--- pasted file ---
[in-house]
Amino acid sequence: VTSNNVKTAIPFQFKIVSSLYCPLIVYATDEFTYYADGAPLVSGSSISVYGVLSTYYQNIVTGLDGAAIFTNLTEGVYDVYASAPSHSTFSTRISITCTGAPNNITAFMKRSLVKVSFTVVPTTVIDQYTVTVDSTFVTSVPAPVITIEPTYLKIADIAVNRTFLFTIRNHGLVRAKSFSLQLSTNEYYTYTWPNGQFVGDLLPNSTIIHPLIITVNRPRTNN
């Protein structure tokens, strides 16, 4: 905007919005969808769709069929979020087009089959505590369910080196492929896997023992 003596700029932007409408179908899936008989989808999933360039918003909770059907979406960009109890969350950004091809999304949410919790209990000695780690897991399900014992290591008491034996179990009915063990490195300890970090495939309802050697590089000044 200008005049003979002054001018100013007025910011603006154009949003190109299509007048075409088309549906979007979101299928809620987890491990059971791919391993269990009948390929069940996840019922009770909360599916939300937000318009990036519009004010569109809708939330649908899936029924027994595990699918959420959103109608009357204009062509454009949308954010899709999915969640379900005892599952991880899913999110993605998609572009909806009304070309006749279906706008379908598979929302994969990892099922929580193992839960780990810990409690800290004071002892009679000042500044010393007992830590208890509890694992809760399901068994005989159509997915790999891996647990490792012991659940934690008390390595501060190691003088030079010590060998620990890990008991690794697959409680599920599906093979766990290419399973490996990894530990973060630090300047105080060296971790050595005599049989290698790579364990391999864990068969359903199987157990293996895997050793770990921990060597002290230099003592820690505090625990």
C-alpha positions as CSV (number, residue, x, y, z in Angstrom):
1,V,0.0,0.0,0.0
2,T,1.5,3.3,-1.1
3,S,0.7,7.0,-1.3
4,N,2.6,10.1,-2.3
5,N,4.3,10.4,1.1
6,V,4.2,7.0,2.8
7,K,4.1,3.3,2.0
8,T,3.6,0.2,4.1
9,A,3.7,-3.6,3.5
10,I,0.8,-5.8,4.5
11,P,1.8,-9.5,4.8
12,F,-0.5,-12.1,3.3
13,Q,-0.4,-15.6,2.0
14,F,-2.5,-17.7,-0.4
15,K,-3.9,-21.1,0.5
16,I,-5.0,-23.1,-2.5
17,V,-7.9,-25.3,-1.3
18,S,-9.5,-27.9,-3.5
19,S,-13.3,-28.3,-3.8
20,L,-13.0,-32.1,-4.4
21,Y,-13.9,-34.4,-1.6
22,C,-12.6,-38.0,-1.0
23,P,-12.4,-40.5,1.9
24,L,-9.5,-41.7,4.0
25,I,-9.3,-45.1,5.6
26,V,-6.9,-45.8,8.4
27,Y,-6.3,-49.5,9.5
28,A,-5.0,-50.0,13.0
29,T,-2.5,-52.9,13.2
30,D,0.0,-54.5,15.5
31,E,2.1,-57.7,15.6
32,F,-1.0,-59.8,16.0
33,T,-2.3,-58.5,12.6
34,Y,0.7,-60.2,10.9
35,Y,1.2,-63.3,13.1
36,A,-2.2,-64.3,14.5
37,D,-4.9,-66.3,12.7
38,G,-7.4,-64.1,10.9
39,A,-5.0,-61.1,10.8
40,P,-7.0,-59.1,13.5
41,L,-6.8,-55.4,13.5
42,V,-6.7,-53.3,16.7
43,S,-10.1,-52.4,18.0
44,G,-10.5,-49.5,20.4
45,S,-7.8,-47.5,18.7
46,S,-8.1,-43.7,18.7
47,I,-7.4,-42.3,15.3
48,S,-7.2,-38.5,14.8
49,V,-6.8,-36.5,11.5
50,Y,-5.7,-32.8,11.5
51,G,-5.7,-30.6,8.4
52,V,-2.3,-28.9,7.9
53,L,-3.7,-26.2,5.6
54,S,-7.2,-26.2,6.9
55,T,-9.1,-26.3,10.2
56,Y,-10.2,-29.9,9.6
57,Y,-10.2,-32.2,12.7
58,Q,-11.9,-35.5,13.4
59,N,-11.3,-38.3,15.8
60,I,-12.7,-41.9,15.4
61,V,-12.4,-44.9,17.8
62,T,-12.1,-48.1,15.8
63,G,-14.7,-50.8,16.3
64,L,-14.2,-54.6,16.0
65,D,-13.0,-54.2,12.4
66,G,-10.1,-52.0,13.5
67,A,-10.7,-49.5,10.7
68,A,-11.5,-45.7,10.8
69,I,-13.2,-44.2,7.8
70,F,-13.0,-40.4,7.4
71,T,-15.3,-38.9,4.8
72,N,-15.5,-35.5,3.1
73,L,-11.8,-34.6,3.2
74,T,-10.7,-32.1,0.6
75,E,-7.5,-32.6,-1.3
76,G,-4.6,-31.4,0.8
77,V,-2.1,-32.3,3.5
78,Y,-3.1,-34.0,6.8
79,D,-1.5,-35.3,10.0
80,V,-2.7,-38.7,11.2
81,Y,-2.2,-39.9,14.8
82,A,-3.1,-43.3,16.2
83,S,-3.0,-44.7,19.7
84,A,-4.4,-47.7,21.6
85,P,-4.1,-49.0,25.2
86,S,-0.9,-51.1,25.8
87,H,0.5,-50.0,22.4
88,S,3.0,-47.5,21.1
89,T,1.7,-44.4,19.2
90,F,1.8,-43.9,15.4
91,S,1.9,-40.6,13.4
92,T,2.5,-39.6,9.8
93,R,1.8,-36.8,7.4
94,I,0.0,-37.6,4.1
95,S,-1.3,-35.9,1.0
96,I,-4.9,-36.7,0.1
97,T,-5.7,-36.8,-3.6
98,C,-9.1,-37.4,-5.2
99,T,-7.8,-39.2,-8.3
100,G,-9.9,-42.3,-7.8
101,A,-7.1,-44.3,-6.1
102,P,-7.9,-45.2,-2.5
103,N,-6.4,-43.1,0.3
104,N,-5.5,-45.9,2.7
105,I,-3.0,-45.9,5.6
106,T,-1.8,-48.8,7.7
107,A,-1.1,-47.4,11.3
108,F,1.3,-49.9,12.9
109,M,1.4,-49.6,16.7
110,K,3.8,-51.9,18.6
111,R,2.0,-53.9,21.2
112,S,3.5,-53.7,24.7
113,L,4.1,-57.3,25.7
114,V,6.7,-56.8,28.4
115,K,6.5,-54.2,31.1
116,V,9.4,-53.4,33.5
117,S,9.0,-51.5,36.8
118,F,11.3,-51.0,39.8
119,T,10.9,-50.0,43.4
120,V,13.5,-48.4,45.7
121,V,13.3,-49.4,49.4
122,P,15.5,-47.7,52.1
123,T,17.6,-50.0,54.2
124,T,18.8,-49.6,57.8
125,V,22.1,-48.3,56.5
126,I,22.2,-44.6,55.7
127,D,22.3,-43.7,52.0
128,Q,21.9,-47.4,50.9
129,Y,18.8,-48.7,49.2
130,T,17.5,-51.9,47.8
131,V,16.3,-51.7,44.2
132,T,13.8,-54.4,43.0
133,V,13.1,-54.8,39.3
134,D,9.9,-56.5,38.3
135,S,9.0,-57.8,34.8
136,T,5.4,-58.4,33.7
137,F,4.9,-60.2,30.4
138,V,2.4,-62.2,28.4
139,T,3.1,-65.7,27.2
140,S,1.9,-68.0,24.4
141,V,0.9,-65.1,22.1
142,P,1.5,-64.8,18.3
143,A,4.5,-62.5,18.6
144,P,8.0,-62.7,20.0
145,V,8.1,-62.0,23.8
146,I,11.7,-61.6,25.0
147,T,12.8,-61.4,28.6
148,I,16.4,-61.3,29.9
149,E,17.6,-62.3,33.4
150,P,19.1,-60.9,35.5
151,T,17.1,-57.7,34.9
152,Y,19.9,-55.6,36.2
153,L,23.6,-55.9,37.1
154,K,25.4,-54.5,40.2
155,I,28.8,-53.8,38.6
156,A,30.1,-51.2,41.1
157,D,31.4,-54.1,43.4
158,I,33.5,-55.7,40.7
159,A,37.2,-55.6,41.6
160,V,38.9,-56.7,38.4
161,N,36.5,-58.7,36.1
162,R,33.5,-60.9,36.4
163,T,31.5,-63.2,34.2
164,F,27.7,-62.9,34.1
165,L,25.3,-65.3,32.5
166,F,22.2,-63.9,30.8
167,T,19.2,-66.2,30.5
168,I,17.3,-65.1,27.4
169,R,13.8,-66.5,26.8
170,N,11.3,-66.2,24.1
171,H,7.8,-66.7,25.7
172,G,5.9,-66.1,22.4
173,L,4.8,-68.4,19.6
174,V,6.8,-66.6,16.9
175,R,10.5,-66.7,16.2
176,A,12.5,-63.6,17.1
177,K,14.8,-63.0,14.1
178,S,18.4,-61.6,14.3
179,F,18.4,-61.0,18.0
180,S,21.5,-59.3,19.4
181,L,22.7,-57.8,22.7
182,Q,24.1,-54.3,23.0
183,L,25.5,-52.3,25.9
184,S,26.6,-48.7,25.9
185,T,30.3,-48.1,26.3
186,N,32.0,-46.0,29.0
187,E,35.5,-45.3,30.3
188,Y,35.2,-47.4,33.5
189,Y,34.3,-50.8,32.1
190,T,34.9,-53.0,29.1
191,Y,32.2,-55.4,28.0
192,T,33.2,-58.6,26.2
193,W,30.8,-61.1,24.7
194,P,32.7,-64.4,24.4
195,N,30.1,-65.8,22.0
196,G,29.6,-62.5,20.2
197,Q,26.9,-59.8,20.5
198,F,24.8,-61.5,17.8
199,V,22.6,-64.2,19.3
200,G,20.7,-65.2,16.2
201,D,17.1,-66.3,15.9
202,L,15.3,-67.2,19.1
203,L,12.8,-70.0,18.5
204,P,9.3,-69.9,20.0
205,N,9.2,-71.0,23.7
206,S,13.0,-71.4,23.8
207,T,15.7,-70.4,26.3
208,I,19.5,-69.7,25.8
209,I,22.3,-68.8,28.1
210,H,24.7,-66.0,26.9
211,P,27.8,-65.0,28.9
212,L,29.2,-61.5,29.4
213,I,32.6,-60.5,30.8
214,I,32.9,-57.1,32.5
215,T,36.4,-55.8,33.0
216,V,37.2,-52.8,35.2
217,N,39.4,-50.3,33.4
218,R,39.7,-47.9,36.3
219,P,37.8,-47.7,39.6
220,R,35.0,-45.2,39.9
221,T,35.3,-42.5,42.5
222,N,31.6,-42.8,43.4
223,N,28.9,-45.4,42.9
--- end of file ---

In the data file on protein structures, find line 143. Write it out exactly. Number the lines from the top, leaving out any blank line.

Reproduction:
139,T,3.1,-65.7,27.2